9) Sacred Heart, Wimbledon (Latin, OF): Mixed adult amateur choir; Grayston Ives Missa Brevis; Stanford Beati quorum via; Wood Occuli omnium



Church of the Sacred Heart, Wimbledon


10) Carmelite Church, Kensington (Latin, OF): Exact details unavailable but there is a professional choir singing a full Latin Mass.



The Carmelite Church,
Kensington


11) Brentwood Cathedral (English/Latin, OF – 20 mins from London but whose Diocese covers a considerable part of the East End of London, hence its inclusion here): Mixed adult professional choir with boys, girls and volunteers; Palestrina Missa Papae Marcelli; Tallis O sacrum convivium; Some Gregorian propers & Credo III




Brentwood Cathedral


12) Our Most Holy Redeemer and St Thomas More, Chelsea (Latin, OF): Mixed amateur (but excellent) choir; Hassler Missa a 8; Philips O quam suavis; Some Gregorian propers and Credo III



David Bevan, Director of Music, rehearses the
Choir of Holy Redeemer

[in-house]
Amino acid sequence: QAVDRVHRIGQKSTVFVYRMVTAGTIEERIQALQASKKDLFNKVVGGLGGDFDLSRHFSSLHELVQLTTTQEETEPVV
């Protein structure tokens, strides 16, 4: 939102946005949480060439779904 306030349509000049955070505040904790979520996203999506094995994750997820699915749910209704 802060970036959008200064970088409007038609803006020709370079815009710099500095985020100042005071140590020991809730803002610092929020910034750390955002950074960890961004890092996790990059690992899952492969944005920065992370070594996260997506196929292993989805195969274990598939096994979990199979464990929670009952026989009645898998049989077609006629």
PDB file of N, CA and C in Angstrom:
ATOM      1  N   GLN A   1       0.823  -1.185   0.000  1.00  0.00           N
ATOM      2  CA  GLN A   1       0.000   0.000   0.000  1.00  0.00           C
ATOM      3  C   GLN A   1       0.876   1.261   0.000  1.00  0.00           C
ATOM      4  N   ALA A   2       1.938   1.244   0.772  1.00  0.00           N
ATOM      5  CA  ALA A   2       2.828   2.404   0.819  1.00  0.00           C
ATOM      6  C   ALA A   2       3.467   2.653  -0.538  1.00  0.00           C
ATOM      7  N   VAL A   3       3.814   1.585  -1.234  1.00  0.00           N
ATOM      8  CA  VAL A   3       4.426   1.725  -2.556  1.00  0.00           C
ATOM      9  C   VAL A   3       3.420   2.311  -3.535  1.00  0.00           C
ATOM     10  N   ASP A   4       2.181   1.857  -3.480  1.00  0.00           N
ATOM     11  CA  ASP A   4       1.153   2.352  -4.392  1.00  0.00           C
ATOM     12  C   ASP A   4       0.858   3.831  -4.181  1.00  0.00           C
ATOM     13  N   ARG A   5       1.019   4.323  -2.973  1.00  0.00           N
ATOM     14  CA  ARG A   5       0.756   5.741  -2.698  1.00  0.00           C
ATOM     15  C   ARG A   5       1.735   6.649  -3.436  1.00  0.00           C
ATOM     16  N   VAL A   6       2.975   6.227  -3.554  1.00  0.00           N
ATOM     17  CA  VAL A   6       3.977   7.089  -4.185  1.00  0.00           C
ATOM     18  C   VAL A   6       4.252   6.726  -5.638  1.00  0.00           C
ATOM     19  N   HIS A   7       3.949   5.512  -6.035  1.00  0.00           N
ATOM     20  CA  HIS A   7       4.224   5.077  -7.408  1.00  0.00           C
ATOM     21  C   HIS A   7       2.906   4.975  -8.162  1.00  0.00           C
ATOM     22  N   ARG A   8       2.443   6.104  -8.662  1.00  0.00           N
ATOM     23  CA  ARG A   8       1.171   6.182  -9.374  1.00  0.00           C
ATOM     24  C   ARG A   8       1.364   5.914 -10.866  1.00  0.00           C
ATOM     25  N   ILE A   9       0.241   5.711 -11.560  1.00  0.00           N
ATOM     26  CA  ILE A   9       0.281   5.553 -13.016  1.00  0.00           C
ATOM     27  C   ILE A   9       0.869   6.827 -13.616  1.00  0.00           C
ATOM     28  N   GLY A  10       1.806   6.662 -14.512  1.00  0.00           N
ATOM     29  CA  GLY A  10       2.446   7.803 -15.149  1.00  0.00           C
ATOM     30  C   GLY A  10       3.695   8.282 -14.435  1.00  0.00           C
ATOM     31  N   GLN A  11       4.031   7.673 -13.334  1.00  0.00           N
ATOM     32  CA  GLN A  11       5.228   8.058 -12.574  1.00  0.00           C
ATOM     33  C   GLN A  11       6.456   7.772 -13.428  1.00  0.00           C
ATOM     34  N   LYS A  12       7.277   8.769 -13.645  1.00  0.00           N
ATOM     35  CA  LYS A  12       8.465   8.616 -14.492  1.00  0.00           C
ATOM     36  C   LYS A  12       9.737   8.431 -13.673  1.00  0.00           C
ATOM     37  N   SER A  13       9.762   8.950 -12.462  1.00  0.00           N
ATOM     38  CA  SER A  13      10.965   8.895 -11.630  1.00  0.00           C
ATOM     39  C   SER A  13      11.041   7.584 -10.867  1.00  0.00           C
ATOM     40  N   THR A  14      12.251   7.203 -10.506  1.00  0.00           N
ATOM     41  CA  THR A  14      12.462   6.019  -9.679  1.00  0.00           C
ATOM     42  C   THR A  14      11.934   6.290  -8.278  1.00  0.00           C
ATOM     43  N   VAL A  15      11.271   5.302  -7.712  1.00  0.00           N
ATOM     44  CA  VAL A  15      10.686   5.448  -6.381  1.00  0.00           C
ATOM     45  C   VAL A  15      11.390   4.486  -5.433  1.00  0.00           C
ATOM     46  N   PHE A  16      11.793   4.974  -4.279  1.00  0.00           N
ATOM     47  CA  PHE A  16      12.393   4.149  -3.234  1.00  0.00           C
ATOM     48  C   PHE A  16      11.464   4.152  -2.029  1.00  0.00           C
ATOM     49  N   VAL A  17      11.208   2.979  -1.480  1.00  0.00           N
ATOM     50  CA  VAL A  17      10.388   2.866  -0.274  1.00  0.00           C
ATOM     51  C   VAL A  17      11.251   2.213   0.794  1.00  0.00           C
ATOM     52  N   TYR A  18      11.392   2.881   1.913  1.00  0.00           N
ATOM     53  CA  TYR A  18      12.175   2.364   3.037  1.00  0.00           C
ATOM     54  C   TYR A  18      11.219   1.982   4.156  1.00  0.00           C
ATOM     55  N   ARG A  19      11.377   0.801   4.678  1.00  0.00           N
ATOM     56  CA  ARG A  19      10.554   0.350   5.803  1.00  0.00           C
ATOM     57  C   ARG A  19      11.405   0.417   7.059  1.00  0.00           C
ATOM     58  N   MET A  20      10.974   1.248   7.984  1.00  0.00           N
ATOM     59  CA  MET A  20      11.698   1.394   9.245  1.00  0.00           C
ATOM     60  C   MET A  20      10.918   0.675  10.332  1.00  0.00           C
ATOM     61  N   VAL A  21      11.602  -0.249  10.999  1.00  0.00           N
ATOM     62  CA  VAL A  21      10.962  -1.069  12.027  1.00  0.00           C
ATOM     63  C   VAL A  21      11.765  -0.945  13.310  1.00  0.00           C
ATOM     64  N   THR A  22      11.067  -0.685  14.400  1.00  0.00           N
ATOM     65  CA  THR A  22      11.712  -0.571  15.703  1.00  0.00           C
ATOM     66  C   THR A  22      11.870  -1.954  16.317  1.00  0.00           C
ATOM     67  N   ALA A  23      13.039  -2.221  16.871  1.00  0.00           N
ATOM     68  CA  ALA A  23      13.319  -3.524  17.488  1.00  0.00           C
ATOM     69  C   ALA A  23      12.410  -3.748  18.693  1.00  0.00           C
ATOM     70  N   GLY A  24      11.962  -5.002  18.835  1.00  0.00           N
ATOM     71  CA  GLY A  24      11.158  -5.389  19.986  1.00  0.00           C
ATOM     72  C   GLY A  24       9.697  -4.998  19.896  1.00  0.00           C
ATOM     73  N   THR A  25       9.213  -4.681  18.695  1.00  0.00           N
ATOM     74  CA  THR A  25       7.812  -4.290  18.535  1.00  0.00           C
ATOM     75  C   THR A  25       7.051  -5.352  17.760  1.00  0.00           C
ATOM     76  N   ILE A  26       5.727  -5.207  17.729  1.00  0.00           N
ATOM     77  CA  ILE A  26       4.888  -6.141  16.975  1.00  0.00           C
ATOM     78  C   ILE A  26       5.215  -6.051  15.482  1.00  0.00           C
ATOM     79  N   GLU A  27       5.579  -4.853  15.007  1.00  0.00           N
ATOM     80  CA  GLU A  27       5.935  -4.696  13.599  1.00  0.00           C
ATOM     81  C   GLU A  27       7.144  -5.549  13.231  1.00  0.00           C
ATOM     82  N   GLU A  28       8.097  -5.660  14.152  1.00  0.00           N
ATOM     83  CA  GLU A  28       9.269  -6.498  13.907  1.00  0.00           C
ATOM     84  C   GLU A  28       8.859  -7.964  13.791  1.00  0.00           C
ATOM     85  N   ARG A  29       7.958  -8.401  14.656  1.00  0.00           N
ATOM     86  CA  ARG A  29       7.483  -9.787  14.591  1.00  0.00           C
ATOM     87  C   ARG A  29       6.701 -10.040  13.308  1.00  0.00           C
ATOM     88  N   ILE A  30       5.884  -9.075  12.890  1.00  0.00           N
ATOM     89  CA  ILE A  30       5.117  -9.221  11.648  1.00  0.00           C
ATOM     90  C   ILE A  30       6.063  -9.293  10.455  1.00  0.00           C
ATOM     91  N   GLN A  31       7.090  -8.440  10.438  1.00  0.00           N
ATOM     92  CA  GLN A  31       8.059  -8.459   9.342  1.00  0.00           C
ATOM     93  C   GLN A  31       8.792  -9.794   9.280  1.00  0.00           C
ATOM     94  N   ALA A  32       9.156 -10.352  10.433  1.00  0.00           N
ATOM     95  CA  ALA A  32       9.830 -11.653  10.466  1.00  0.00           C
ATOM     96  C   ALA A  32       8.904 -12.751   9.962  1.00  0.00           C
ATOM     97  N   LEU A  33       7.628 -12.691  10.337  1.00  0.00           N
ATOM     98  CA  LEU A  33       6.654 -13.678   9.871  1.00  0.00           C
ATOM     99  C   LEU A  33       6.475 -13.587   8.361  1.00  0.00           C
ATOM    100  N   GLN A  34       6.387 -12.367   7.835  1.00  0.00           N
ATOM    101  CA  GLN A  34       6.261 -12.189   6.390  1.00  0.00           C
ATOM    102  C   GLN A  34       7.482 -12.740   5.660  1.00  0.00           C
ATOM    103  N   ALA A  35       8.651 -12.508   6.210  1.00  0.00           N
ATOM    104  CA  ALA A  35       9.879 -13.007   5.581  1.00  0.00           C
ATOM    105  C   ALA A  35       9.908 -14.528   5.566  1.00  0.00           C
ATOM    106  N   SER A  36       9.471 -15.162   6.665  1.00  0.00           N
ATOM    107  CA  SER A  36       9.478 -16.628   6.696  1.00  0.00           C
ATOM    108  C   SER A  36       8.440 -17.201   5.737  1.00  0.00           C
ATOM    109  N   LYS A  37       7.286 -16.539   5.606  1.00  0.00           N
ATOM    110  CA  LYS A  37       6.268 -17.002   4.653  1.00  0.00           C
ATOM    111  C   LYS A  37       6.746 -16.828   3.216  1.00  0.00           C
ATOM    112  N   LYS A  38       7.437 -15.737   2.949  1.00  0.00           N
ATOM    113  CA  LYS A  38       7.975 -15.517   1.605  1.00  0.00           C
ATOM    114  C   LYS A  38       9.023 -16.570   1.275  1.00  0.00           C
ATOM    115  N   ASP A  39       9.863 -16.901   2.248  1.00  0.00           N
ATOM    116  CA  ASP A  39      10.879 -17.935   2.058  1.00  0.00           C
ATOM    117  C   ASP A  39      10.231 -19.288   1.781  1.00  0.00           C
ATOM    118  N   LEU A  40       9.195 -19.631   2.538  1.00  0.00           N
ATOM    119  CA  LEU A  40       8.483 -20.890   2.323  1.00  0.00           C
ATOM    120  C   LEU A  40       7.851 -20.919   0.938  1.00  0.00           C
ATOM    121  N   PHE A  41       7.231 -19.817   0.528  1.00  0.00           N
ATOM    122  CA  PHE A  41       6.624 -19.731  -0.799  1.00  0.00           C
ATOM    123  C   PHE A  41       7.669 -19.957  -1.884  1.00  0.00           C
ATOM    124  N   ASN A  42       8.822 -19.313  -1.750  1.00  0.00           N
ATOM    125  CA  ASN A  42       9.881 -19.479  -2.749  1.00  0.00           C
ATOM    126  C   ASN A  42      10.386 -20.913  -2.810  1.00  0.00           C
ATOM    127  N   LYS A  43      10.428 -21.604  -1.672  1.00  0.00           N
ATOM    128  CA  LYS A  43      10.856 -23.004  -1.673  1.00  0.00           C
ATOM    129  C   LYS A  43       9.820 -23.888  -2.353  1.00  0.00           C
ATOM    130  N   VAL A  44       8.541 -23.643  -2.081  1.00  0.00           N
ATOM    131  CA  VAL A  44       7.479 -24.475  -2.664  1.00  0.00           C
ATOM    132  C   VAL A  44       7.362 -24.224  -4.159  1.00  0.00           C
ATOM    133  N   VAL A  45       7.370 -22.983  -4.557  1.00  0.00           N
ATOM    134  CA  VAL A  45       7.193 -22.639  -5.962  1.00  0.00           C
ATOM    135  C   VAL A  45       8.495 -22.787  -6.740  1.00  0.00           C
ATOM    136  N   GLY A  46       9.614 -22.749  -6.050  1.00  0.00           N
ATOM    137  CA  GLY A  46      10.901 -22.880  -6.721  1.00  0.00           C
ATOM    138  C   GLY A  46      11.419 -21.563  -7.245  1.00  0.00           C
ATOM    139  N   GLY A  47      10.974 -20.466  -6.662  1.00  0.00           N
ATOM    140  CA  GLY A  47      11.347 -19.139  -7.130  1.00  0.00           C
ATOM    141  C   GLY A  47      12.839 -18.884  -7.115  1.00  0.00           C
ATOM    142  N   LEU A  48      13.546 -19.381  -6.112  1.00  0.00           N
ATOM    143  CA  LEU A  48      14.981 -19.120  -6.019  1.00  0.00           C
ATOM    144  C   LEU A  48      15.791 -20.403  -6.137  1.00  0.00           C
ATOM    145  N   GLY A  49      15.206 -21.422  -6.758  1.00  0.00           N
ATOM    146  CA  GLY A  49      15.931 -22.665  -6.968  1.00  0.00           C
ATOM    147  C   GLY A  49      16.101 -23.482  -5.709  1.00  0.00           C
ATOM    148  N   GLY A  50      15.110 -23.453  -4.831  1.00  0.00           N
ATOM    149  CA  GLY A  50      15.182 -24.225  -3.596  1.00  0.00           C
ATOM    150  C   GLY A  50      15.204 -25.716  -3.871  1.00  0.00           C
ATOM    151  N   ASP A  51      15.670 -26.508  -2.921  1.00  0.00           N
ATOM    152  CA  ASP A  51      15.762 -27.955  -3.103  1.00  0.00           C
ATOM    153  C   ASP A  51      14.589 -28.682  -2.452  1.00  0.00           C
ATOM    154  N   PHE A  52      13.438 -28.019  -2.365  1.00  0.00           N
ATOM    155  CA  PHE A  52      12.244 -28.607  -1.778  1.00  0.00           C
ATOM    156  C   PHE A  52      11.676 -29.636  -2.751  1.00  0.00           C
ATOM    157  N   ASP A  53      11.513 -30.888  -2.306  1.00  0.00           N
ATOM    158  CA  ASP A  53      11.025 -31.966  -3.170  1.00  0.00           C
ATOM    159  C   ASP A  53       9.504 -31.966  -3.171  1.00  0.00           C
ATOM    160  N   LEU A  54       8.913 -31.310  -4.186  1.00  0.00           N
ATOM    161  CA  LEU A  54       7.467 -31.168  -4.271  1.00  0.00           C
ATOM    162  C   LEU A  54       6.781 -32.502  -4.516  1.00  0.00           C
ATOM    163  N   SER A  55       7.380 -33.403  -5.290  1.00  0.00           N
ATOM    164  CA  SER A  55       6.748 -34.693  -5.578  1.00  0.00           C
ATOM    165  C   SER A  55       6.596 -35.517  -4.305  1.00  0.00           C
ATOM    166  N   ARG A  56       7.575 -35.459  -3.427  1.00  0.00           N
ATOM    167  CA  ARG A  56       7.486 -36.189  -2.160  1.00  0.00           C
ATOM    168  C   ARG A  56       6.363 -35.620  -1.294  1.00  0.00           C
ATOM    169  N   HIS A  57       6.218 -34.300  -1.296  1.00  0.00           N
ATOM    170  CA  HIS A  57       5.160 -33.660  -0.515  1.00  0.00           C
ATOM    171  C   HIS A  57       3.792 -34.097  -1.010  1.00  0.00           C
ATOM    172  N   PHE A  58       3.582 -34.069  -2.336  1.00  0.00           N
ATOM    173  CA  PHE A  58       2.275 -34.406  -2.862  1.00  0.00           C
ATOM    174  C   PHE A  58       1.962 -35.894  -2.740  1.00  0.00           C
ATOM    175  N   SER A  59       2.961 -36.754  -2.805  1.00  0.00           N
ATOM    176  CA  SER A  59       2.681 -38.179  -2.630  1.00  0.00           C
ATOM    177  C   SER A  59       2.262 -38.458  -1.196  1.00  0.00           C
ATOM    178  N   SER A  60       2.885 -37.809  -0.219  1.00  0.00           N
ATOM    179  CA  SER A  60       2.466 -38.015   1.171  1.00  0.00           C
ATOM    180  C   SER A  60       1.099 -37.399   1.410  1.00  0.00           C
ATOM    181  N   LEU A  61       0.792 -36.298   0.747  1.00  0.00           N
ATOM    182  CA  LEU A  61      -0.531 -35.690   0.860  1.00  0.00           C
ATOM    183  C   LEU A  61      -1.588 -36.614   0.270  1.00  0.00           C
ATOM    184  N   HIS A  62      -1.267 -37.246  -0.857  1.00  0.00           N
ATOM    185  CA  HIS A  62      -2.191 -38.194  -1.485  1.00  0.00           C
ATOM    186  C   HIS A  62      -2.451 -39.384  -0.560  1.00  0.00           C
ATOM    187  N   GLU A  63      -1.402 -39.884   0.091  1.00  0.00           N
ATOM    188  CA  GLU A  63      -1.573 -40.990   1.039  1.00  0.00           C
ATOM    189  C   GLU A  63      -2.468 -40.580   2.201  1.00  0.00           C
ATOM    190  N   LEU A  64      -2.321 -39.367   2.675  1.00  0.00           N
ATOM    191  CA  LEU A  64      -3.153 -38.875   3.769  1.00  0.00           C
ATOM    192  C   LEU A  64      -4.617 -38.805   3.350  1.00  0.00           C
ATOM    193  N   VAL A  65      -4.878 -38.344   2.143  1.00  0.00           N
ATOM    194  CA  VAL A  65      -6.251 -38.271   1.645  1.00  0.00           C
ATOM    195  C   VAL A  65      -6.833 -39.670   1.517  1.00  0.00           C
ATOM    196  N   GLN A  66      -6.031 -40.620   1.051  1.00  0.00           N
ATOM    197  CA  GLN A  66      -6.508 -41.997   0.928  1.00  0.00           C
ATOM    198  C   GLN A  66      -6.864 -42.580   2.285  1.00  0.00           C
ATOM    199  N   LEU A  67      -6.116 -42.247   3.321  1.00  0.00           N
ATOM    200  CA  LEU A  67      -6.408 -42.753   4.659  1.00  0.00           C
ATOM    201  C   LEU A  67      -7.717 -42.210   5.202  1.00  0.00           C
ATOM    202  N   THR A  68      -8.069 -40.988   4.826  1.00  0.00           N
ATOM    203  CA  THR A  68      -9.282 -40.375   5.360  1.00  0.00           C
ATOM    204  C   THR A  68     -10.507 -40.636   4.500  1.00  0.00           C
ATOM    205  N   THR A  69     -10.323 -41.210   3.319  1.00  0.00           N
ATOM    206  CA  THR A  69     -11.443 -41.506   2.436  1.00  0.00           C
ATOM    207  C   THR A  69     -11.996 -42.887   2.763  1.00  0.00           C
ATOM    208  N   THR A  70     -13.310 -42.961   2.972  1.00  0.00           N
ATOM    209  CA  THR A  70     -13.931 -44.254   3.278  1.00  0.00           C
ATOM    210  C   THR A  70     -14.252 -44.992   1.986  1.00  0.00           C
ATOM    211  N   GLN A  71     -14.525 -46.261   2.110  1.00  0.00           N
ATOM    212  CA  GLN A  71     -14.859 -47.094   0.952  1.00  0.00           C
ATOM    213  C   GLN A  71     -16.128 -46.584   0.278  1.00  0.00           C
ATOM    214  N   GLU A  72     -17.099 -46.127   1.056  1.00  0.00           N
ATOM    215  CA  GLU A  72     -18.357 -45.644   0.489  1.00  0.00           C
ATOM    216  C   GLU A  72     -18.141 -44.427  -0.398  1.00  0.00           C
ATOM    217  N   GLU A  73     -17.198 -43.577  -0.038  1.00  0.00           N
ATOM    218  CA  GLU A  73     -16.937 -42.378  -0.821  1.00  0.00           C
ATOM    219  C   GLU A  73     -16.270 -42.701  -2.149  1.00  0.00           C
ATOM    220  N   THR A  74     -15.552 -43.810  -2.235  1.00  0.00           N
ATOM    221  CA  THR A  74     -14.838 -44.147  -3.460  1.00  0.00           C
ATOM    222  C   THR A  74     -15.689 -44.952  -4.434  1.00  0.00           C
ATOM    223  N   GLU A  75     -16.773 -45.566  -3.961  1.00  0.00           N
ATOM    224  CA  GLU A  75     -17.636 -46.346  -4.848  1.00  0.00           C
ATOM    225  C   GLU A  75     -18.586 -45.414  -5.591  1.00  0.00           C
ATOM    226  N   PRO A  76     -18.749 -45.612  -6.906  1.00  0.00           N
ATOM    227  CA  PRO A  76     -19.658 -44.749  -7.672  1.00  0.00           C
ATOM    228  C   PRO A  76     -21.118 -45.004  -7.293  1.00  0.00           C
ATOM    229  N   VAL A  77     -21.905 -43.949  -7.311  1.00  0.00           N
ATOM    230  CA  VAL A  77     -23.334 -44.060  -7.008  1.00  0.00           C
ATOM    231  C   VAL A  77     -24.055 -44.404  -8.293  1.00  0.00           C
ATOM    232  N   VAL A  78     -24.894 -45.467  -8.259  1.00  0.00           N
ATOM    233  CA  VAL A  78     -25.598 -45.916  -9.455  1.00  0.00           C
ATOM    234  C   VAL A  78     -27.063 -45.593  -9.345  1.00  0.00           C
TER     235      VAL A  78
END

13) St Dominic’s Priory, Hampstead: Mixed amateur choir singing Chant and polyphony. No details available for this Sunday.



St Dominic’s Priory, Hampstead


I offer my apologies to any churches which offer traditional music at their Sunday Masses – I merely blogged about those I know of. Please do add further details in the comment box below if you know of any other places with similar musical offerings.


The Church of St Bede, Clapham Park, offers a sung Solemn High Mass in the Usus Antiquior every Sunday and a Low Mass daily. There is occasionally a visiting professional choir for Solemnities. Otherwise, there is a small schola to lead the ordinary and propers on Sundays.



St Bede, Clapham Park